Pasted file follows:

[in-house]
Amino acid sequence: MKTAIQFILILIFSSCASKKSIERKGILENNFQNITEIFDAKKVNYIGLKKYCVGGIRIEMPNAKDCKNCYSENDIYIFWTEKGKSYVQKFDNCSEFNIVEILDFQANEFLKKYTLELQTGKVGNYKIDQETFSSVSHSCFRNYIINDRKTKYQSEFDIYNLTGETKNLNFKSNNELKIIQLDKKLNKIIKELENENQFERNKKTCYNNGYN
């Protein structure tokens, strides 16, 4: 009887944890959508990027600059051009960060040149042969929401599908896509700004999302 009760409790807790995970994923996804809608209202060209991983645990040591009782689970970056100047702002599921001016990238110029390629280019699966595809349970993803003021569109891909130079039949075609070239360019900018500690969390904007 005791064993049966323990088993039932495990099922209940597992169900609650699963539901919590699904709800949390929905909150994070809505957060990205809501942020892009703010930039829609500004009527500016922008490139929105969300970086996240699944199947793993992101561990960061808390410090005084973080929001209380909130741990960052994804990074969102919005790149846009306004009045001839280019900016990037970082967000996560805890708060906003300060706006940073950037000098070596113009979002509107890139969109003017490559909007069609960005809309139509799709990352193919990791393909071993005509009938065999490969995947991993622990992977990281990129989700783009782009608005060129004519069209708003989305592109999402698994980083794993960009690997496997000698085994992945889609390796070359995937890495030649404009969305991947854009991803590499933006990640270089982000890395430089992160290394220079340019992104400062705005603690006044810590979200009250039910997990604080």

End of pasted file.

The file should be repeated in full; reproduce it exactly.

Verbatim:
[in-house]
Amino acid sequence: MKTAIQFILILIFSSCASKKSIERKGILENNFQNITEIFDAKKVNYIGLKKYCVGGIRIEMPNAKDCKNCYSENDIYIFWTEKGKSYVQKFDNCSEFNIVEILDFQANEFLKKYTLELQTGKVGNYKIDQETFSSVSHSCFRNYIINDRKTKYQSEFDIYNLTGETKNLNFKSNNELKIIQLDKKLNKIIKELENENQFERNKKTCYNNGYN
């Protein structure tokens, strides 16, 4: 009887944890959508990027600059051009960060040149042969929401599908896509700004999302 009760409790807790995970994923996804809608209202060209991983645990040591009782689970970056100047702002599921001016990238110029390629280019699966595809349970993803003021569109891909130079039949075609070239360019900018500690969390904007 005791064993049966323990088993039932495990099922209940597992169900609650699963539901919590699904709800949390929905909150994070809505957060990205809501942020892009703010930039829609500004009527500016922008490139929105969300970086996240699944199947793993992101561990960061808390410090005084973080929001209380909130741990960052994804990074969102919005790149846009306004009045001839280019900016990037970082967000996560805890708060906003300060706006940073950037000098070596113009979002509107890139969109003017490559909007069609960005809309139509799709990352193919990791393909071993005509009938065999490969995947991993622990992977990281990129989700783009782009608005060129004519069209708003989305592109999402698994980083794993960009690997496997000698085994992945889609390796070359995937890495030649404009969305991947854009991803590499933006990640270089982000890395430089992160290394220079340019992104400062705005603690006044810590979200009250039910997990604080």